In my Psychology of Leadership class, we talked about smart mobs, which are essentially mobs that are made successful by technology. In this age, technology permeates our lives. There’s an app for everything now.
Technology is always in our lives now. Everything is changing. When we used to go to the doctor, all the notes were in files; now every exam room has a computer and everyone who comes in- nurse, doctor, tech, or a specialist- has a login and pulls up all of your notes on the computer. When we went to school, it used to be just textbooks and notebooks; now we download presentations and supplemental materials for class and we can access it from wherever we need to. While older generations might not be proficient in all the newest technology, children are learning to use devices before they can even talk.
All that being said, social media is incredibly important, and only going to get more so. We rely on it for everything from planning events to keeping up with people from all over the world. My Leadership textbook has a section about how in-person leadership will not be sufficient for followers in the future. People will have to have an online presence to be accepted as a leader and I think this is a good guess as to where our society is headed. There is hardly anyone over 13 who doesn’t have some form of social media.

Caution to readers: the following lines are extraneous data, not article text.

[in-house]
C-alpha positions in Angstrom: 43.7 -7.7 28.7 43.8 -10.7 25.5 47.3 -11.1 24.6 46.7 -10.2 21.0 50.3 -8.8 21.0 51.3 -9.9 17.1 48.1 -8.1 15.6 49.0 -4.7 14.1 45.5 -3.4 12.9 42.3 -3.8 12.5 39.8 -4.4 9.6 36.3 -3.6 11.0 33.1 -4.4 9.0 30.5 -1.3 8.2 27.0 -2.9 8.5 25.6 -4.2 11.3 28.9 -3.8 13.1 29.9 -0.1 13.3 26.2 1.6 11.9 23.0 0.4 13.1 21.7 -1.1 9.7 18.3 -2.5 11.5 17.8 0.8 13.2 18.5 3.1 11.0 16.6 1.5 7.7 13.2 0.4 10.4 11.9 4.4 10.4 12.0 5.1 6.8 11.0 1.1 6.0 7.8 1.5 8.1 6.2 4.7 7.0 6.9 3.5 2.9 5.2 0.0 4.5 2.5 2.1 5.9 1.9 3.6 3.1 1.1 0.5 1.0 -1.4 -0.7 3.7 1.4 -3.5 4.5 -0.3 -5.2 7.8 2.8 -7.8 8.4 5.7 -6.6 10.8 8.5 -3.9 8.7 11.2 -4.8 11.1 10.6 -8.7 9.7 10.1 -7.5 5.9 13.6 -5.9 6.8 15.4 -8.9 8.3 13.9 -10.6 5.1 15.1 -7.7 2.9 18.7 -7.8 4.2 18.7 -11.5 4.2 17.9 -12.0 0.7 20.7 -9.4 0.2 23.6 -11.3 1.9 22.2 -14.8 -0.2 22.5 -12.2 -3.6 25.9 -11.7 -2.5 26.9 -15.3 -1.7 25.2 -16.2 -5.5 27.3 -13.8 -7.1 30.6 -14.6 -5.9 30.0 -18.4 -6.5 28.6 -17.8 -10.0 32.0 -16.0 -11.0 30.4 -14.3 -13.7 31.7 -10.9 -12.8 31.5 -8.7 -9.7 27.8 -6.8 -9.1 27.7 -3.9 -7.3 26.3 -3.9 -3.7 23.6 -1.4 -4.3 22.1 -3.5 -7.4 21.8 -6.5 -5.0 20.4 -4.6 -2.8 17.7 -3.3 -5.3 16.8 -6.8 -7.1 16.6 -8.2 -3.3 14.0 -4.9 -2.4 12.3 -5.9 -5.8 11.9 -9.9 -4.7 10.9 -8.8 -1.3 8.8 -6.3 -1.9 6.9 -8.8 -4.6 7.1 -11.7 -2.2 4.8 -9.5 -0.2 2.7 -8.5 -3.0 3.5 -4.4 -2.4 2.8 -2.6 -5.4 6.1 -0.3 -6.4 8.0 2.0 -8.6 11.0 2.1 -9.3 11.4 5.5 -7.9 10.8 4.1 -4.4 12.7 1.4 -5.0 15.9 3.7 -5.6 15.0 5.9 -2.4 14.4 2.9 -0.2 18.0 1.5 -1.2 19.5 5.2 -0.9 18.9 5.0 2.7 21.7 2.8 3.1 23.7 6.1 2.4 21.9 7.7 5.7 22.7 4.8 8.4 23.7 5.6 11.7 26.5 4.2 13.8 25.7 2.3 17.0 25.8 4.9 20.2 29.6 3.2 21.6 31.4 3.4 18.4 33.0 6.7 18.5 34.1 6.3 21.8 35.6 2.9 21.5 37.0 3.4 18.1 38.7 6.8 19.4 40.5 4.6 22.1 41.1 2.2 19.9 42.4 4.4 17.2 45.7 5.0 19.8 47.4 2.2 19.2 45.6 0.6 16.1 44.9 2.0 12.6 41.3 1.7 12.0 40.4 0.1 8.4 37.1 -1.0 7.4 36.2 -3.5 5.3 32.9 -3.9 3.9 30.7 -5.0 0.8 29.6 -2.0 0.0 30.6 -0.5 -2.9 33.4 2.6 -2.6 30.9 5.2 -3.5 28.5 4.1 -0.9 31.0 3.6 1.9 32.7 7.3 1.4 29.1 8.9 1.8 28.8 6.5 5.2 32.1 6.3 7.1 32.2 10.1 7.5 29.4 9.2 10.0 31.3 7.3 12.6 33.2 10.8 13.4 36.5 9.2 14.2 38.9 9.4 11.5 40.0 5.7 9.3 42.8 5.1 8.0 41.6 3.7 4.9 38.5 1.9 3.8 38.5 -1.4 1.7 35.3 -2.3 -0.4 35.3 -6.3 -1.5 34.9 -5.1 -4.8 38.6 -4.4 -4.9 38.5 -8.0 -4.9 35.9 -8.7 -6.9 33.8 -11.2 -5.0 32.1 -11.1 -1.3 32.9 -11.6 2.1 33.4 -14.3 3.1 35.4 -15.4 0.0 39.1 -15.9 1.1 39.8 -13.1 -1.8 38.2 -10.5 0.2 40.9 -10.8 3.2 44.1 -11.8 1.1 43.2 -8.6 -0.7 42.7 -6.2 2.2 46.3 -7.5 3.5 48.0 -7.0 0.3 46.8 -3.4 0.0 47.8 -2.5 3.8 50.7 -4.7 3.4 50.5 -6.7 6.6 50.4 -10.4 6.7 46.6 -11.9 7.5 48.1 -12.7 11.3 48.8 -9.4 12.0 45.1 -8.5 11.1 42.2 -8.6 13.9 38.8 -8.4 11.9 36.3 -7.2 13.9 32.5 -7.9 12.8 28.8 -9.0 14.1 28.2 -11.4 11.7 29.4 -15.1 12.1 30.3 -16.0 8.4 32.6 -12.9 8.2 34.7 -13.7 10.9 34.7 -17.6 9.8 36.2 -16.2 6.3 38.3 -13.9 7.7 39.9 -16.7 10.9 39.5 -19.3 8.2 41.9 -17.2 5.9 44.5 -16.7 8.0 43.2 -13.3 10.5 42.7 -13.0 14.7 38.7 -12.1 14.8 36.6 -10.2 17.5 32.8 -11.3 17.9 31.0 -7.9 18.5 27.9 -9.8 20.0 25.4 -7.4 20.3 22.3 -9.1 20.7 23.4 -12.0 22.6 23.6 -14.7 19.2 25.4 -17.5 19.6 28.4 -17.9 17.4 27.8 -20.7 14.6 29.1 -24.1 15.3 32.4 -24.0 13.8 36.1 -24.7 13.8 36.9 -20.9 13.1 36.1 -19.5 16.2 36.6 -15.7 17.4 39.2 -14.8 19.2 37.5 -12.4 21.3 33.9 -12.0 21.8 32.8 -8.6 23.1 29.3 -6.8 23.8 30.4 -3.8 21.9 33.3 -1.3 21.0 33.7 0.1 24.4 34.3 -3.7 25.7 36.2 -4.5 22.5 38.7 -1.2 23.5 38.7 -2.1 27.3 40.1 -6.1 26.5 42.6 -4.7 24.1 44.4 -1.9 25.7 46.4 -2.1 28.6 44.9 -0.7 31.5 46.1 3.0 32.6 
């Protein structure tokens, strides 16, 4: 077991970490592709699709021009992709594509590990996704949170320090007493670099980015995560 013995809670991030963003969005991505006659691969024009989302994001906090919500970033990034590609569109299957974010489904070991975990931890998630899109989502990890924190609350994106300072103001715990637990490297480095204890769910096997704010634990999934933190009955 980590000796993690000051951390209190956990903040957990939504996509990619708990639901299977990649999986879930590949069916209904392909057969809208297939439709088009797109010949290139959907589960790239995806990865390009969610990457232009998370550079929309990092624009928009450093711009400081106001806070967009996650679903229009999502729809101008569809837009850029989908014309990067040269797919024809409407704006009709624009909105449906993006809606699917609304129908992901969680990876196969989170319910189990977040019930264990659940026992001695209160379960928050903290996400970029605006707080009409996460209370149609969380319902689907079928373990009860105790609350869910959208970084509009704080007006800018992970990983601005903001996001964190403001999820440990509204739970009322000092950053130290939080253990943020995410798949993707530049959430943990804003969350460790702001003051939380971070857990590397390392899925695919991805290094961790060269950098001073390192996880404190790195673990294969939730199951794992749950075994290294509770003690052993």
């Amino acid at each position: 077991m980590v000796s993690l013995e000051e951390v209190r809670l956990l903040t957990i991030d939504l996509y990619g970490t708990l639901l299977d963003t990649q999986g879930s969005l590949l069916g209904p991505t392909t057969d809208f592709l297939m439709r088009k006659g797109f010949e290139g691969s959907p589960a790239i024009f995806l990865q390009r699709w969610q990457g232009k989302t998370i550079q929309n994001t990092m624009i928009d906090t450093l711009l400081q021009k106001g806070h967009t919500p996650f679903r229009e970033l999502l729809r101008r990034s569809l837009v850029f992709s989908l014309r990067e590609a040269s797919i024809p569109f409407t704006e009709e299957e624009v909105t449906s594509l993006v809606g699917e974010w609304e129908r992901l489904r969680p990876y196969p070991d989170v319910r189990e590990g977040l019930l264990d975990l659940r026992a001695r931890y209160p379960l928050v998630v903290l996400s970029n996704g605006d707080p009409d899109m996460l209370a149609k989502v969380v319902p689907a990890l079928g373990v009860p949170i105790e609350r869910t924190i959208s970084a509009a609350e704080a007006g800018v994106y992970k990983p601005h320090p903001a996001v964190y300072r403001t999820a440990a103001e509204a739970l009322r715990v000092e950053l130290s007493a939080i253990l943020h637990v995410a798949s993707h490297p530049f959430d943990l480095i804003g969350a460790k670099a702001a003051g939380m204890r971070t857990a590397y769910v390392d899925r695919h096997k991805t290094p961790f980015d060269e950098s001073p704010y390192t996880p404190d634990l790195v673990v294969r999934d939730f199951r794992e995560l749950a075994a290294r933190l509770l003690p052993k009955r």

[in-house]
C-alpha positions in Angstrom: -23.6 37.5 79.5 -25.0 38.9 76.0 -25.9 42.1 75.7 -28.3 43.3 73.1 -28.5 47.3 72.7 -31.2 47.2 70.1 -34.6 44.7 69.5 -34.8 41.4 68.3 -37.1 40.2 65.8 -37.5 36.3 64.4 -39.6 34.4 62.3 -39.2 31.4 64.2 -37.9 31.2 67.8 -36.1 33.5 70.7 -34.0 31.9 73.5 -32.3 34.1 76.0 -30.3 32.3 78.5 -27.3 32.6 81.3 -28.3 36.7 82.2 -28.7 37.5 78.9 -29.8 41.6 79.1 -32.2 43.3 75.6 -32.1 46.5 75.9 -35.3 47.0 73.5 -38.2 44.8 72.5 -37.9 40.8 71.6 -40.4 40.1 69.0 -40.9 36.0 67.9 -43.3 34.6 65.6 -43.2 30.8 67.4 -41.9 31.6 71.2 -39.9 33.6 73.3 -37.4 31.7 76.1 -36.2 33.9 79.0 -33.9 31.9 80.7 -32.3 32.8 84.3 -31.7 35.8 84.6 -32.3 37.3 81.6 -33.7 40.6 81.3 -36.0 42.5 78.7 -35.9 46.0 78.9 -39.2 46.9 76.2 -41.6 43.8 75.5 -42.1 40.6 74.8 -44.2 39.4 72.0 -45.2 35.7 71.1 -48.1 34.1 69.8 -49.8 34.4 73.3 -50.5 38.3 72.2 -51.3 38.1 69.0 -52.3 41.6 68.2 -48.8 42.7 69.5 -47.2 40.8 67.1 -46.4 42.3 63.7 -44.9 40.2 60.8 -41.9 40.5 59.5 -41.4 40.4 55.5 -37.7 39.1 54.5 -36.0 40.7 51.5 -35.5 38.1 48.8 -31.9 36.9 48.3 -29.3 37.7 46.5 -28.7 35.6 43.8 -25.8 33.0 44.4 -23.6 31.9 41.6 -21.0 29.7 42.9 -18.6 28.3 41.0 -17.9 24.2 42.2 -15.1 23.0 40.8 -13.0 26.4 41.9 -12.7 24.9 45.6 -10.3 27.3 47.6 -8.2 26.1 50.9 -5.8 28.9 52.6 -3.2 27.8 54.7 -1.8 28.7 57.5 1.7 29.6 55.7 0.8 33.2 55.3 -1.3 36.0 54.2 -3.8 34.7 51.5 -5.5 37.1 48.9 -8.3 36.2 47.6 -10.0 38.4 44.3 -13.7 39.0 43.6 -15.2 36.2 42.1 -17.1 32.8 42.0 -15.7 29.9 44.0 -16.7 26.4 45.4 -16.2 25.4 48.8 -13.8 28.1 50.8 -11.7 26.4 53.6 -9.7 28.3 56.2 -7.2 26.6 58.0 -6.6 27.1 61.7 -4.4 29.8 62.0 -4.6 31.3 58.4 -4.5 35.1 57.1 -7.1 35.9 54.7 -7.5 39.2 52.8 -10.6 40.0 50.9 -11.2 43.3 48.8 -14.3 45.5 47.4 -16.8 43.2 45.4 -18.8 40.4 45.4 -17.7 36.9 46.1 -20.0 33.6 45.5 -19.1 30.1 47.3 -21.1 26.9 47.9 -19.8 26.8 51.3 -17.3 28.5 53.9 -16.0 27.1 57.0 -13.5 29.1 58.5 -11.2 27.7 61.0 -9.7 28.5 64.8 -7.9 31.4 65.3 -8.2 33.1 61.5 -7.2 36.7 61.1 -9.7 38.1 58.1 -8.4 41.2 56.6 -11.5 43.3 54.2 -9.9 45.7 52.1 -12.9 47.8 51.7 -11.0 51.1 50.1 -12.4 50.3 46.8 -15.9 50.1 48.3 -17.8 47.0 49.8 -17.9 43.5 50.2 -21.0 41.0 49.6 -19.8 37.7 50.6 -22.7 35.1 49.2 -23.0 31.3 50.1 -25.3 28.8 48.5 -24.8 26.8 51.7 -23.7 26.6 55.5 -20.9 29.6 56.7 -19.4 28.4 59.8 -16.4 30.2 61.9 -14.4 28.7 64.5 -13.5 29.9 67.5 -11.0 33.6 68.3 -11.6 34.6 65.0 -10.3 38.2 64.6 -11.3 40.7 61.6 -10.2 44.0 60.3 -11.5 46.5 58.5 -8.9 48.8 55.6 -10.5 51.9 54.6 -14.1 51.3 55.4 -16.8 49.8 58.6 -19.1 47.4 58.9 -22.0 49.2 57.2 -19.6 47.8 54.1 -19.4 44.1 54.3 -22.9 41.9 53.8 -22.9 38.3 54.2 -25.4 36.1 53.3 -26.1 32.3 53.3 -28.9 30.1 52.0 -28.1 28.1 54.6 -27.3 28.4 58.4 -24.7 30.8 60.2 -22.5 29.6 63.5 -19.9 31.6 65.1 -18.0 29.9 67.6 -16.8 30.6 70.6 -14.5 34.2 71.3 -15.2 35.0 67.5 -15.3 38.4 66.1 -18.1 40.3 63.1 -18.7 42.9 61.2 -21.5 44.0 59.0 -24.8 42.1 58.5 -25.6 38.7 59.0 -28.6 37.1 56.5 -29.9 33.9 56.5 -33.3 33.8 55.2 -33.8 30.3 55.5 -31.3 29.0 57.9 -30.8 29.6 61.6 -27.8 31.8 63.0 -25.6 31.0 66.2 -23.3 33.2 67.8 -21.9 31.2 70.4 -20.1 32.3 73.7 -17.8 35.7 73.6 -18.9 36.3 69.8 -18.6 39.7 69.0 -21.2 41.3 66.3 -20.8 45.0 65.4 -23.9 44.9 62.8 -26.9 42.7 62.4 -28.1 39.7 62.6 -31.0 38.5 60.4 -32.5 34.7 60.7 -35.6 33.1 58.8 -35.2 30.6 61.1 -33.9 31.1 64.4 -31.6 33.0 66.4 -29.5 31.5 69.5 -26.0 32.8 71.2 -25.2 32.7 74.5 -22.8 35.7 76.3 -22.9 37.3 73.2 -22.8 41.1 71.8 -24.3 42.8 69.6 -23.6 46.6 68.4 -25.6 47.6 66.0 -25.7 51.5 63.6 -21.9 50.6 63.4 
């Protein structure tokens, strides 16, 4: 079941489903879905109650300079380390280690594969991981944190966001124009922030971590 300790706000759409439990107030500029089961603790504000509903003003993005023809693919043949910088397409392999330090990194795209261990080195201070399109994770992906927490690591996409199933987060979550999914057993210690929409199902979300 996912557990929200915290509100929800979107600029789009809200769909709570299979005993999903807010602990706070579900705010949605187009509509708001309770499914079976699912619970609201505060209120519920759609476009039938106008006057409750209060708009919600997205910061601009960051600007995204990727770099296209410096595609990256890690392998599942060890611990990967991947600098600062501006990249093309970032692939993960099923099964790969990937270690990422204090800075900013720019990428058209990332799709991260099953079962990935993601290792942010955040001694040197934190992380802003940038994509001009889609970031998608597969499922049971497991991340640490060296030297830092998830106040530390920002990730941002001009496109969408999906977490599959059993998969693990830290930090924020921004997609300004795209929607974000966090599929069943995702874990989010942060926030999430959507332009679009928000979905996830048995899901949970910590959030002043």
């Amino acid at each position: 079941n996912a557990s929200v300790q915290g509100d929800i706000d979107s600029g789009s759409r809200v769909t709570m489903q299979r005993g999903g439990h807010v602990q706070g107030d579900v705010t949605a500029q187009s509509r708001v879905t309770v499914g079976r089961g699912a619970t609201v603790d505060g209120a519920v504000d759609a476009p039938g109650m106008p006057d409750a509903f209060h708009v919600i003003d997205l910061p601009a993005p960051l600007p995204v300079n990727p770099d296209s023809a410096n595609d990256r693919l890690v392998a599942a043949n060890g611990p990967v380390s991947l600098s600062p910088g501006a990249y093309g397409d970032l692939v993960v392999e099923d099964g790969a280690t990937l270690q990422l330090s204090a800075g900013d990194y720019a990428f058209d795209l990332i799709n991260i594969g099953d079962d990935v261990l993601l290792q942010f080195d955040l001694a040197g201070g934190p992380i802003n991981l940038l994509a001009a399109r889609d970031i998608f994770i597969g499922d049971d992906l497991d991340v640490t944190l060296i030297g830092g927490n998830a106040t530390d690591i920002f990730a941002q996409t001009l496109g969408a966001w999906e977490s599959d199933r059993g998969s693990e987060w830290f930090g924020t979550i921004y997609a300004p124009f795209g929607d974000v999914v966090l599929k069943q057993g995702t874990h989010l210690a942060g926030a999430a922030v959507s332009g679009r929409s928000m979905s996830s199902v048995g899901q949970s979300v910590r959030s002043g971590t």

As PR professionals, we might be in charge of social media for the companies we represent. Even more, our online persona is who we are to many of our potential employers before they meet us. We need to make sure that our own personal social media accurately represents who we are. Today, there is no hiding anything on the Internet. Since we were about 12, our teachers have told us to watch what we do and say on the Internet because it never goes away. That has never been more true. Today, we have screenshots and archives. Nothing ever goes away.
As PR professionals, it is important that we understand this and we practice caution with both our personal social media and, potentially, our company accounts. We read in all of my PR classes about people who drunk tweeted from their company account and they didn’t have a job any more. While it isn’t a particularly happy thought, it should serve as a cautionary tale. We should learn from their mistakes. Managing social media is a great power and with it comes great responsibility.